Sunday, July 10, 2011

she had fallen in love with his courage.

They sat only a few feet away in the near-dark, the only light emanating from the softly white, low-wattage bulb stuck into the small desk lamp she had got him for Christmas. “It’s only five watts, so it saves energy,” she had told him. “It won’t be quite as bright, but it’ll last for years.”

She read a book in the battered recliner, each rock back and forth squeaking like a Victorian grandfather clock. He held his small glass of bourbon to the dim corner light, dismayed at its weakness and his resultant inability to see through the amber splashing against the rims of his cup. She had got him the bourbon, too; a joint Christmas present. “The light’s for you to read by when I’m away,” the note said, “and the bourbon is to keep you warm when I can’t.” It was a considerate gift, and he had been grateful.

“Hey,” he said, his voice breaking the silence like a poorly behaved student inside a library. She looked up from her book and took of her glasses. She smiled and he regretted having interrupted her concentration. He sniffed through a stuffy nose. “What was it like when your brother got cancer?”

“Which brother?”

“Chris.”

“Chris,” she repeated, looking above his shoulder, through the roof, and straight into the sky. “Yeah, it was hard. Harder for him, of course, but hard for the rest of us, too.”

“Yeah, but what happened? What’d you see?”

“Him fall apart.” She looked back to him. “The first thing to go was his appetite.” She pushed her palms against her knees before bringing them into her chest. “The hair doesn’t all fall out from the chemo, but enough did that he thought it looked patchy—we all thought it looked okay, but respected his wishes—and so he shaved it.”

He took a deep breath as quietly as he could. “Then what?”

“He survived, but it was the most horrible thing any of us had ever seen. Just squirming in pain, like he was trying to get out of his skin, like a snake molting or something. And every once in a while the doctor gave him morphine for the pain when it was too unbearable, but everything he said when he was on it seemed like he was screaming it from miles away and we were only getting the echoes.”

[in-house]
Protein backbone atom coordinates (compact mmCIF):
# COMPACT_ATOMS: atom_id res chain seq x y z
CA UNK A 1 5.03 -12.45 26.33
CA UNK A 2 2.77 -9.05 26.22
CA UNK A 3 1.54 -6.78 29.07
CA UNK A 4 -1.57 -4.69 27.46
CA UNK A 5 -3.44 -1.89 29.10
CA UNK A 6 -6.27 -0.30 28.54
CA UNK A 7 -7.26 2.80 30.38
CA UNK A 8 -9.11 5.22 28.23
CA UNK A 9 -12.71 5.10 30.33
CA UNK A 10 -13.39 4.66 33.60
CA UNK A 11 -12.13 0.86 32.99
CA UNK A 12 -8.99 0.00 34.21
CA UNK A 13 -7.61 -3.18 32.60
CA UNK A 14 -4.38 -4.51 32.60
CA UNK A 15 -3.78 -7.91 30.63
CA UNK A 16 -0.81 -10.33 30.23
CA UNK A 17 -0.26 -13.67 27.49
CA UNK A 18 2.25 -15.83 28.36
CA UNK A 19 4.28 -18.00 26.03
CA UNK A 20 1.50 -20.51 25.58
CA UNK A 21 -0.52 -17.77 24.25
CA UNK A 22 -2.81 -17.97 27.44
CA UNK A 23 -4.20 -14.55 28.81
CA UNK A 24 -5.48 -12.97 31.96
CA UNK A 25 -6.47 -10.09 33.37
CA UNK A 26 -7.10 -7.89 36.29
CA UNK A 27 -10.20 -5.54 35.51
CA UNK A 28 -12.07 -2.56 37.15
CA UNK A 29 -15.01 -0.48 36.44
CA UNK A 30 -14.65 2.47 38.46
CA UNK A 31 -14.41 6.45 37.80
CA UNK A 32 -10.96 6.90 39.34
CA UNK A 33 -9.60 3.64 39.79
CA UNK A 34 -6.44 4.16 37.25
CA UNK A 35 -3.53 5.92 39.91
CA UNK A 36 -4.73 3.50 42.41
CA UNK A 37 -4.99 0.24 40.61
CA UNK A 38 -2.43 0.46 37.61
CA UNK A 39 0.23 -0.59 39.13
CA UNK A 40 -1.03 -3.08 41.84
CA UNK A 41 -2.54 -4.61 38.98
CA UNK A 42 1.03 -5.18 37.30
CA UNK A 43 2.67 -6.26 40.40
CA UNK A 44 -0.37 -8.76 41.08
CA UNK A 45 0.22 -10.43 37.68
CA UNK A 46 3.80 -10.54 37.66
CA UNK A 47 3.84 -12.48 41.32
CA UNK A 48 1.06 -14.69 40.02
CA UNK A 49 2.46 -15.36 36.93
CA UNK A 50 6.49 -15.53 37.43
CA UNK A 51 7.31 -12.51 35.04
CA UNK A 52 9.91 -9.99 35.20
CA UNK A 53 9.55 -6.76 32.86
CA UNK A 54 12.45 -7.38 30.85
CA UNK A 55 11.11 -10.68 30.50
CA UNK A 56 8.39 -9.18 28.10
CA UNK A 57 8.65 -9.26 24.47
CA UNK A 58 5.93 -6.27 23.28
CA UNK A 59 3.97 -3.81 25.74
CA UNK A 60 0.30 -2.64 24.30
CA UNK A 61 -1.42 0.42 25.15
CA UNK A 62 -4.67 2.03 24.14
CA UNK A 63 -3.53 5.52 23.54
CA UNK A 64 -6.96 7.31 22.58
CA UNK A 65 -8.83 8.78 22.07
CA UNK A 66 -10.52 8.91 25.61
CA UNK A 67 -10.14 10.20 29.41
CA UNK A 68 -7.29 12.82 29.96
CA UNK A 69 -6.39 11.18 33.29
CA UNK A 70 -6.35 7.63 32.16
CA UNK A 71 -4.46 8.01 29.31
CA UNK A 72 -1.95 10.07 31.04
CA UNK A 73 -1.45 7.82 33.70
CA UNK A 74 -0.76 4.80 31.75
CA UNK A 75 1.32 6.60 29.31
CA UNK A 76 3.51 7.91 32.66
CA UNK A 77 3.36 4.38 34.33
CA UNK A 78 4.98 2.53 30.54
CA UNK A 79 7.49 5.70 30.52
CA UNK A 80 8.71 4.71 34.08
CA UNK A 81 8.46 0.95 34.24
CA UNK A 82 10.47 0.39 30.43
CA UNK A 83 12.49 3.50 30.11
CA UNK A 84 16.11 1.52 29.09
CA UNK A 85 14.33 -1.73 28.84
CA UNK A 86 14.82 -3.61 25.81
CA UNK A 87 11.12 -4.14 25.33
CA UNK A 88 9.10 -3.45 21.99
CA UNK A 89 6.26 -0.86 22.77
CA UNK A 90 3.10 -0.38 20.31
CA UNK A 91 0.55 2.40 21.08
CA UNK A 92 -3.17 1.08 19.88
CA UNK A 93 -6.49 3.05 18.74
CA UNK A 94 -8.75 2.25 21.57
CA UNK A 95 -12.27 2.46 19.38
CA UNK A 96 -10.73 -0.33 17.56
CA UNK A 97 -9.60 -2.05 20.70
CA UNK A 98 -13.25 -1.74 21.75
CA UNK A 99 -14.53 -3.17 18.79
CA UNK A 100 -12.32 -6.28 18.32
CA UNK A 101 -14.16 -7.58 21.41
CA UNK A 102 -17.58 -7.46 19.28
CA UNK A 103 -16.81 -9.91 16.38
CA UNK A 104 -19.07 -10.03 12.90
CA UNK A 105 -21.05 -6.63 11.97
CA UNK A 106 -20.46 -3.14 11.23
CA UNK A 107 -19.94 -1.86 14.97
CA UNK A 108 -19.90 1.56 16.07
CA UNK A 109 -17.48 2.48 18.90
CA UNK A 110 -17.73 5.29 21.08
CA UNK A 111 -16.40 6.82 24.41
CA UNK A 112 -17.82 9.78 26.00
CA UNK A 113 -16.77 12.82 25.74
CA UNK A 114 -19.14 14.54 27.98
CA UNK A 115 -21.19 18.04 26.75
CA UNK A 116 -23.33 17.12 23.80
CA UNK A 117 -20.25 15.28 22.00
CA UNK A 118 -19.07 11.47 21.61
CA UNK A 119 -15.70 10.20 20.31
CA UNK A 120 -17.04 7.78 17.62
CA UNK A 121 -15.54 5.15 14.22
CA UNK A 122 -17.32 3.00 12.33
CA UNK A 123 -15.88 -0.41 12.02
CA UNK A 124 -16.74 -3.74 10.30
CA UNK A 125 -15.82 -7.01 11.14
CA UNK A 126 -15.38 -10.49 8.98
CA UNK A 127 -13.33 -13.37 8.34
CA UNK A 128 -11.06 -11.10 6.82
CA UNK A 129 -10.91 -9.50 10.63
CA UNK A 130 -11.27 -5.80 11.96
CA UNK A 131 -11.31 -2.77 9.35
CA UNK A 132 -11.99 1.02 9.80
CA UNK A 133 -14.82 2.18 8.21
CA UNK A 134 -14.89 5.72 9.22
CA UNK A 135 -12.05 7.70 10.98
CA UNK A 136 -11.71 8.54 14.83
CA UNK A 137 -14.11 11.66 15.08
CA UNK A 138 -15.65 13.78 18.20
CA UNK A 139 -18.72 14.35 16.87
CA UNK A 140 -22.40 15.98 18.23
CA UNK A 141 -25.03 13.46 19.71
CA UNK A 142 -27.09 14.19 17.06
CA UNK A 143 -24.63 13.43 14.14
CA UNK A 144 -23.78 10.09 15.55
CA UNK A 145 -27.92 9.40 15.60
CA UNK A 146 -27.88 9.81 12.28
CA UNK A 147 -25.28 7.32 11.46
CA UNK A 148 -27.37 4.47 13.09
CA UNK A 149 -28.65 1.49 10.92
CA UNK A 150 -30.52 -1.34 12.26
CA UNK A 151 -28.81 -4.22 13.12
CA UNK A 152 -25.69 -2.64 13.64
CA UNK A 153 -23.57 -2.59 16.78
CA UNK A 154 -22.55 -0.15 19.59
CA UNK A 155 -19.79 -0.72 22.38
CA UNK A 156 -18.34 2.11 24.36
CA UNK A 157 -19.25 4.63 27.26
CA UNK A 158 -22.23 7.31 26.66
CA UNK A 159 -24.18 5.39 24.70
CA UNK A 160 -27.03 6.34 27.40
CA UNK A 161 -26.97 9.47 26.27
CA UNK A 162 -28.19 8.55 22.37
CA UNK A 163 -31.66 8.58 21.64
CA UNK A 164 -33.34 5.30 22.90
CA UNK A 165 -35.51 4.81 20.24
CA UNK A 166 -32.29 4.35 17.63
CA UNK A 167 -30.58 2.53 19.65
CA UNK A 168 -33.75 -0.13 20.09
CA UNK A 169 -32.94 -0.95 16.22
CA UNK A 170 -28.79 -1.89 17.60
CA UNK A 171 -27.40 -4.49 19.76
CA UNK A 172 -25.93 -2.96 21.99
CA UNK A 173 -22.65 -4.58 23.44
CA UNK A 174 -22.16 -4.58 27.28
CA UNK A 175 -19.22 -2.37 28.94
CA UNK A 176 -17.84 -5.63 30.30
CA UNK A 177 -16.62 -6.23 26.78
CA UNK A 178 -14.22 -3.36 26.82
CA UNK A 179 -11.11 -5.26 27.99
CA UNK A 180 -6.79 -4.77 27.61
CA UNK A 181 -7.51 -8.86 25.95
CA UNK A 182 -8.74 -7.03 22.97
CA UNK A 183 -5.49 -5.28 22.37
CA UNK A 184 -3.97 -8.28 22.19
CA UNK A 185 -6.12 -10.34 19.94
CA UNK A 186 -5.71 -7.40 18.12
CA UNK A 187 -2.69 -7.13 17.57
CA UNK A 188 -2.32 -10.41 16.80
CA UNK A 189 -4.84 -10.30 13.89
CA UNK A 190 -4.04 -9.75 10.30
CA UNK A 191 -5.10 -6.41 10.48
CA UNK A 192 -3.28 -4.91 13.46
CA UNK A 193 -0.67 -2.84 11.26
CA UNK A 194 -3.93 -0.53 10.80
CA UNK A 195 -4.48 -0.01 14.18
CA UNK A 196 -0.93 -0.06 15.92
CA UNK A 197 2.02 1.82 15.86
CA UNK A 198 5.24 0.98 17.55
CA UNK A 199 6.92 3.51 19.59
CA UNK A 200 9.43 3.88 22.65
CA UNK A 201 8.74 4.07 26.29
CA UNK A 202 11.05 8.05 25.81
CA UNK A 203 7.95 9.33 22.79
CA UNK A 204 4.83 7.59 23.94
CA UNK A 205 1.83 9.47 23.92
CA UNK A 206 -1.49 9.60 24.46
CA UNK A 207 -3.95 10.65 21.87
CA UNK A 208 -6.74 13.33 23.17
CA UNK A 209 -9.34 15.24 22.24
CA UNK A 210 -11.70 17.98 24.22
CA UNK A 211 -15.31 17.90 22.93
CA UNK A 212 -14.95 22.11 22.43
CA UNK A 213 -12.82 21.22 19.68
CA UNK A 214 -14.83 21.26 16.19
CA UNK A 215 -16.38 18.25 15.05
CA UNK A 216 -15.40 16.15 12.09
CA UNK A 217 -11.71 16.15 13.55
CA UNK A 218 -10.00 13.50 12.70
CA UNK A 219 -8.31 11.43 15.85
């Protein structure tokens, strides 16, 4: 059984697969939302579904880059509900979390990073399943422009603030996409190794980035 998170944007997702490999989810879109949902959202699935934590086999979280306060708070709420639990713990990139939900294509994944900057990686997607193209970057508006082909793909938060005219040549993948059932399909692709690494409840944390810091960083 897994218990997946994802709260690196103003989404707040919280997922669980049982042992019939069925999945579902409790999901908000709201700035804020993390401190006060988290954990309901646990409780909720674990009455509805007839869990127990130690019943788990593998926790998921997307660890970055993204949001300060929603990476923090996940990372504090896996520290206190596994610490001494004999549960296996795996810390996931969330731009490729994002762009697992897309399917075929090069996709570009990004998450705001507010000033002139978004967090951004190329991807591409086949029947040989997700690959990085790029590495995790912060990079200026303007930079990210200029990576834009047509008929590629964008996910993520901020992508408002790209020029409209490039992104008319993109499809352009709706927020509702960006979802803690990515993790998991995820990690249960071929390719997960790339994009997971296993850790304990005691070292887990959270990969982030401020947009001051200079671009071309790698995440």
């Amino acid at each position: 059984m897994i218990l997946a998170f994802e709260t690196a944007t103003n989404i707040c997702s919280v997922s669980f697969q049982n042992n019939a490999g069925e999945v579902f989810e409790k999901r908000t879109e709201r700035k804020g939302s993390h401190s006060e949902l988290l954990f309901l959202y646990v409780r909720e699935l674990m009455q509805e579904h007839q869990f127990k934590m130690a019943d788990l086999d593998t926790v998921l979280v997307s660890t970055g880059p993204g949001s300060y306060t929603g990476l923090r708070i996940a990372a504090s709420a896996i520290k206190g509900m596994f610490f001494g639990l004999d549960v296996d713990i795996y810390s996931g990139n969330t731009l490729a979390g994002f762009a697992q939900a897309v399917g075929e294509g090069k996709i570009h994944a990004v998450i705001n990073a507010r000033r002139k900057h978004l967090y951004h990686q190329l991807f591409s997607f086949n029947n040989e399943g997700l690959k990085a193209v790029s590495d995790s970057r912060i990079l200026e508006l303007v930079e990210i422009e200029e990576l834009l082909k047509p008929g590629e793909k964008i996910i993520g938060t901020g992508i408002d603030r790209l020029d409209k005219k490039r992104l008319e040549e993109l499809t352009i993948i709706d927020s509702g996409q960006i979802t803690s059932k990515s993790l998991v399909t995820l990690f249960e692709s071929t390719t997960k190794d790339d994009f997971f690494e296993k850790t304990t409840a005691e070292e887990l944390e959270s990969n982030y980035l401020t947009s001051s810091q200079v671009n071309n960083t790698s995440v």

“Oh.” He popped his thumbs and slid his glass back and forth on the desk. “Anything else?”

“Well, yeah,” she said, her eyes dropping from his and falling to the ground, “but I’d rather not talk about it. I mean, he survived and everything, but it was so hard to watch that I’d prefer to leave it be.”

“Okay,” he nodded to himself. “Okay.” He lifted the glass back up to the light and still couldn’t see through it. She had bought him a nice enough bottle that its contents were empty of dregs or floaties. He knocked it to the back of his throat, took a deep breath, and rose to his feet. “I want to go on a little walk.”

“That sounds nice. Do you want to go to that park?”

“Yeah,” he said, “I think I’m just gonna go by myself, though.” Never leaving his, her eyes took reflexive offense before building themselves back up. “Is that okay?”

“Of course.” Her smile spread wider than it normally did. “Have a nice time.”

He walked toward the door. His right hand grabbed his coat while his left tilted her face toward his. A kiss dropped upon her residual smile. He said “I love you.”

“I love you, too,” she said, not knowing that what he had meant was “goodbye.”

She had already seen cancer once. Lord knows she didn’t need to see it twice.

2 comments:

Sarah said...

This had me almost to the point of tears. I mean, lump-in-throat inducing stuff here, Andy. Nicely done. I must go blow my nose now.

Claire Valene Bagley said...

Again, you're a genius.